Haujobb began their fall 2015 US tour with a show at Area 51 in Salt Lake City. Here’s a few videos from that show that I whipped up-
I caught the guys while in SF for a weekend in January at a gorgeous hall called The Chapel which is actually a renovated church in the Mission District.
I suppose it was about time I posted this one to the blogs.
Mixcloud here for worldwide (non-US) listeners-
US listeners can hear it at HearThis.at here-
OK, so I can’t even take credit for this recording whatsoever. But now if I search for it on the internet, I can’t find it anywhere at all, so I thought I’d go ahead and post it. I did give it the standard remaster treatment, but that’s about it.
Goblin live at Donaufest in Krems, Austria, 23 April 2009.
This is a significant recording because it’s one of the last shows performed by the band where all of the original members were still in the band. I’m not 100% up on my Goblin history, but if I remember correctly, in the years prior to this recording, they had broken up and reunited several times, but the reunions would never last too long, and they would end up disbanding every time.
And even that wouldn’t be that big of a deal, because there are plenty of bootlegs and tv performances and other live recordings of the band, but this one sounds best by far. The drum sound is cracking, and it has a superior distorted Rickenbacker bass sound, and the keyboard/organ sounds are amazing, and the mix is 100% spot on.
The unfortunate part is that this is obviously not their entire performance of that night. It’s only 26 minutes, and that includes the long-ish intro and a solid minute and a half of outro applause. I remember seeing some complete tracklist of this show at one point, and it was about an hour and a half. Only these four songs in this recording were ever posted to the internet.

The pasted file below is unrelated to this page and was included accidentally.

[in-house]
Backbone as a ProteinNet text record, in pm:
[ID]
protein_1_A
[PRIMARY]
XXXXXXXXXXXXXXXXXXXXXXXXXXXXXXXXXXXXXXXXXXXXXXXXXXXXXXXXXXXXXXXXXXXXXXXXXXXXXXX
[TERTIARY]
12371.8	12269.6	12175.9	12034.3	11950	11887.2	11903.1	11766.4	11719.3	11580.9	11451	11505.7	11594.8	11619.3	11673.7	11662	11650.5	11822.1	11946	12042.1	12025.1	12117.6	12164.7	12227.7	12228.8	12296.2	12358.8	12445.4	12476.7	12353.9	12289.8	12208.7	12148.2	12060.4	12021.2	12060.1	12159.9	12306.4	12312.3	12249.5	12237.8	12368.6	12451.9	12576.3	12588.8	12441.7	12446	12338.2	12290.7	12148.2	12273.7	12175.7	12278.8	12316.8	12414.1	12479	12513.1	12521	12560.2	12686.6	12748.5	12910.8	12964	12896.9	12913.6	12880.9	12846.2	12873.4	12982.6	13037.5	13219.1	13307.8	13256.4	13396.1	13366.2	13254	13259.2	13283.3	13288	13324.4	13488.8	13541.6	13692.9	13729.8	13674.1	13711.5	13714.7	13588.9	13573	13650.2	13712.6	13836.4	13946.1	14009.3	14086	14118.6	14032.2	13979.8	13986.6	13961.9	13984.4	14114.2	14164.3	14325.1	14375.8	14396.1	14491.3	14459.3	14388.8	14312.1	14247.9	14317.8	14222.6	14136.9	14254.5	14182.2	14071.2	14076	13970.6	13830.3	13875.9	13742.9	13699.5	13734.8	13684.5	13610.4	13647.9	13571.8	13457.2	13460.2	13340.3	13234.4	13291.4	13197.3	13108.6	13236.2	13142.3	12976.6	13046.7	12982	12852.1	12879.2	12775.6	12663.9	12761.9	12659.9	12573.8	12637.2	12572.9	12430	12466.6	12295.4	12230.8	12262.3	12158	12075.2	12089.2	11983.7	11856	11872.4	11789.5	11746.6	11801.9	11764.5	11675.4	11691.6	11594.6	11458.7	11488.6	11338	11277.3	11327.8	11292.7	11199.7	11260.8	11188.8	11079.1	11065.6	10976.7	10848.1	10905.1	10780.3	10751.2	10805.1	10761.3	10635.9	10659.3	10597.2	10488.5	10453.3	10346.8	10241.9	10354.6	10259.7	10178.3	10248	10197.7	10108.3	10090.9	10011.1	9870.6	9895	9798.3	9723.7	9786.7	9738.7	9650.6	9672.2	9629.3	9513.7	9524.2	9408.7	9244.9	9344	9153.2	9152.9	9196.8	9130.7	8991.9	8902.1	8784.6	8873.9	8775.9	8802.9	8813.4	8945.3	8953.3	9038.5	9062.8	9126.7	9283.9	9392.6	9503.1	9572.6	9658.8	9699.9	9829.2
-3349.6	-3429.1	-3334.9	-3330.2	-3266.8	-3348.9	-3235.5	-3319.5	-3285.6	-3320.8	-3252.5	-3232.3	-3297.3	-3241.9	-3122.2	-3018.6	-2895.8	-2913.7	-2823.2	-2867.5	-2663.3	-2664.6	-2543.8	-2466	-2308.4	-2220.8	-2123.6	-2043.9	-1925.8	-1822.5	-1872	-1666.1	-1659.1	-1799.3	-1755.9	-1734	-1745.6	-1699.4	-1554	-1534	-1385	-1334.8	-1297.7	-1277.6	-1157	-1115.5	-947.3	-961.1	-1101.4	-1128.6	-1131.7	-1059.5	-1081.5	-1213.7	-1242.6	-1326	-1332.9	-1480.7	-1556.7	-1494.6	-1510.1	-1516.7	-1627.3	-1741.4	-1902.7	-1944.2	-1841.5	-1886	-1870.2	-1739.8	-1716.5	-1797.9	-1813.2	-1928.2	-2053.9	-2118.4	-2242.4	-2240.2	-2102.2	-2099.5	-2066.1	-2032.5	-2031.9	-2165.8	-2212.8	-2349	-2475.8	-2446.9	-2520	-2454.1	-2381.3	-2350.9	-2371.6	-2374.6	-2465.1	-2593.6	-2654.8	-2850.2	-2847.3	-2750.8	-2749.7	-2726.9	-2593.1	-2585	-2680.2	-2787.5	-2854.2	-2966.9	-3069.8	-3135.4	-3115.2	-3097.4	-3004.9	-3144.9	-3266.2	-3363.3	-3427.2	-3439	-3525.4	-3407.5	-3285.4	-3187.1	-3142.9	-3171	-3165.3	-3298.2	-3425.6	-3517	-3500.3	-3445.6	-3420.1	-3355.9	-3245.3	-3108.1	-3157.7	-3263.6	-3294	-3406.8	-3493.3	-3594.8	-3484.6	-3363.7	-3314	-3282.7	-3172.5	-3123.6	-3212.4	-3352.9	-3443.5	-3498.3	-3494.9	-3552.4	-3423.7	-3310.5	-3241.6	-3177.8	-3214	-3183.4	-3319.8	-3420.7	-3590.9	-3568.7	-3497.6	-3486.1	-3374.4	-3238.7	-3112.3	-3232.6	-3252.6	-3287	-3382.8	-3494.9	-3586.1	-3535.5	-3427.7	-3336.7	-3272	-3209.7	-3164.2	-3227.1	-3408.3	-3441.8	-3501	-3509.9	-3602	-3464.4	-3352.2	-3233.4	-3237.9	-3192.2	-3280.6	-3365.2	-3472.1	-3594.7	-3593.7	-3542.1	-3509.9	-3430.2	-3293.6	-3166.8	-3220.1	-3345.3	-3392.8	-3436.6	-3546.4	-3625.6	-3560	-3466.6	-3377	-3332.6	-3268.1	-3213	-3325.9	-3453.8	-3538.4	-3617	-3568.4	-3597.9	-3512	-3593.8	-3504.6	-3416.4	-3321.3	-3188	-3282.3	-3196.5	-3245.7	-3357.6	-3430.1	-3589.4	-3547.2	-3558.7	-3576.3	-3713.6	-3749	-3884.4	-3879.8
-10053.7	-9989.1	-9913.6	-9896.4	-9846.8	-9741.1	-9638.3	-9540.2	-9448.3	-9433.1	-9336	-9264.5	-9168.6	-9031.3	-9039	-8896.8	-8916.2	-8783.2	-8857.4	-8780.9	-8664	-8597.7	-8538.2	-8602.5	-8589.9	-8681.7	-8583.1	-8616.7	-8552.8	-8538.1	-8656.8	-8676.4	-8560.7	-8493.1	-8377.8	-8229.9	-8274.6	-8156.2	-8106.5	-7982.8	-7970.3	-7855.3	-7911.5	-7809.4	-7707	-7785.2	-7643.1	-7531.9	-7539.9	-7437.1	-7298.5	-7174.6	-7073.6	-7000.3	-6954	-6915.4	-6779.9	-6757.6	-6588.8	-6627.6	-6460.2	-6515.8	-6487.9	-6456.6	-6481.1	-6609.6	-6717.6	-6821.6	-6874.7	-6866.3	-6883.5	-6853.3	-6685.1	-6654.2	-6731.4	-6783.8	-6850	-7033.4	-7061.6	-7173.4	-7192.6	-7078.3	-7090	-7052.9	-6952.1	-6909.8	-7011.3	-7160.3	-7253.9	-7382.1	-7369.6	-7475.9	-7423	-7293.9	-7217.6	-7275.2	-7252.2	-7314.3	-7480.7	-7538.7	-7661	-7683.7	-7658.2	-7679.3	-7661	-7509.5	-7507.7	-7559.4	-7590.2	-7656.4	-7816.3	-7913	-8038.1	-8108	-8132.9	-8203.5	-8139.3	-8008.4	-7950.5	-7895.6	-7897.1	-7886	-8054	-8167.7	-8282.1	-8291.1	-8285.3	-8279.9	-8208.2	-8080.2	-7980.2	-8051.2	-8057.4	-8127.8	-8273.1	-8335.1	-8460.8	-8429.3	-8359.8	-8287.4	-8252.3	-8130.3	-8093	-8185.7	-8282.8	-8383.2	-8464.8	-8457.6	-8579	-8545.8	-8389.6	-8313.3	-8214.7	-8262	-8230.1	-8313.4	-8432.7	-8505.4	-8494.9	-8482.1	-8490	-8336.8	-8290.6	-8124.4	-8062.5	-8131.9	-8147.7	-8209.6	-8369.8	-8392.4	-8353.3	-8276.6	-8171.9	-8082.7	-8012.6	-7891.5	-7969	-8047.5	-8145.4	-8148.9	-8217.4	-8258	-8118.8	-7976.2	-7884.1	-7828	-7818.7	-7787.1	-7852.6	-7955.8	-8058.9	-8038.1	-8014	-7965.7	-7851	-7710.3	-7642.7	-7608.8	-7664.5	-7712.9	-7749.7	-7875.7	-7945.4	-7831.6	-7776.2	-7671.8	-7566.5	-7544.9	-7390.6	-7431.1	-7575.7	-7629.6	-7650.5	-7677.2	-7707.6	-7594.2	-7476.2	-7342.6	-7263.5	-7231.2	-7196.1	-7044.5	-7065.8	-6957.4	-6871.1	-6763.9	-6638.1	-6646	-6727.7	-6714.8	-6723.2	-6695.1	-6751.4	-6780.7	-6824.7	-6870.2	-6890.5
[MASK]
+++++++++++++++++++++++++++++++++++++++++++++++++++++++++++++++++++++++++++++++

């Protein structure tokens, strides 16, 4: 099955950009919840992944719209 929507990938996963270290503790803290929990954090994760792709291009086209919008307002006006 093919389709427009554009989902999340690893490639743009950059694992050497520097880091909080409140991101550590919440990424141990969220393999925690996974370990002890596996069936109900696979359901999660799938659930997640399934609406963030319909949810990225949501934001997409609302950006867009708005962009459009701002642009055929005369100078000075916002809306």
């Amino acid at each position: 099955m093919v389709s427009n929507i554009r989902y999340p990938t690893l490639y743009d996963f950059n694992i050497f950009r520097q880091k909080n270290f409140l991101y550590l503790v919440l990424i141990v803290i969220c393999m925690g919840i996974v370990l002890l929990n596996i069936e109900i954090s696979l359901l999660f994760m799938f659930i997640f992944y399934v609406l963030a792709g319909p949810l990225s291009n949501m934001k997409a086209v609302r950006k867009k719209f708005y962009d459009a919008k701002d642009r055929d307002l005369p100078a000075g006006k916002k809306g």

The original recording was done by the ORF, the national public radio network in Austria. I sincerely hope that they did actually record the entire show and that the master recording survives somewhere in a basement of their studios. It would be a landmark live recording of the legendary Italian prog rock band.
Especially considering that shortly after this recording, they broke up yet again. And again I’m a bit foggy on this, but I think now there are actually two Goblins where half of the members play in one band and the other half in the other. One generally goes by the name Claudio Simonetti’s Goblin, and they have been very busy touring quite a lot, even doing their first US tour, which I caught in Hollywood. Further confusing matters, they were also called New Goblin for a while, as you’ll see on the cover of their live album recorded in Rome in 2011. The other band I think still goes by the name Goblin, and plays all the same songs, but has different members in the band.
Another reason why this recording would be the ultimate live Goblin recording if the entire thing were released, is because the replacement members in Claudio Simonetti’s Goblin don’t measure up to the original members. The original Goblin, as heard in this recording, are a prog rock fusion band. The replacement members in the new Claudio Simonetti’s Goblin (the drummer and bassist) obviously have their roots in heavy metal, which doesn’t fit the music at all. They sound like a heavy metal cover band playing Goblin songs, and to my ears it doesn’t work. They’ve listened to too much (and are seemingly trying to emulate) Pantera and not enough Weather Report.
And that live in Rome album is a glaring example of how misplaced they sound, as they come across as a heavy metal jam band, and it’s rather embarrassing.
Which is why I’m so big on this Donaufest recording. I’m sure there was all sorts of tension and turmoil behind the scenes, but on tape it sounds effortless and magical.
(1:37) Deep Red
I’m very slowly working on some new music. I’ve started a handful of tracks, but I don’t think any of them are finished. Here’s a bit of one of them. Noisy.
Not Breathing live at Perihelion Arts, Phoenix, Arizona, 3 February 2007.
An atypical performance from Not Breathing- an almost entirely beatless affair, heavy on the doomy hardware synths.
Audio recorded, mixed and mastered by Brian Albers at Humorless Productions.
Stereo board mix
Nady stereo condenser mic for room/audience
Focusrite Saffire Pro24 preamp/interface
Presonus Studio One 2 for recording and mixing
Soundtrack Pro for mastering
Fields of the Nephilim live at Hummingbird, Birmingham, England, 4 October 1990.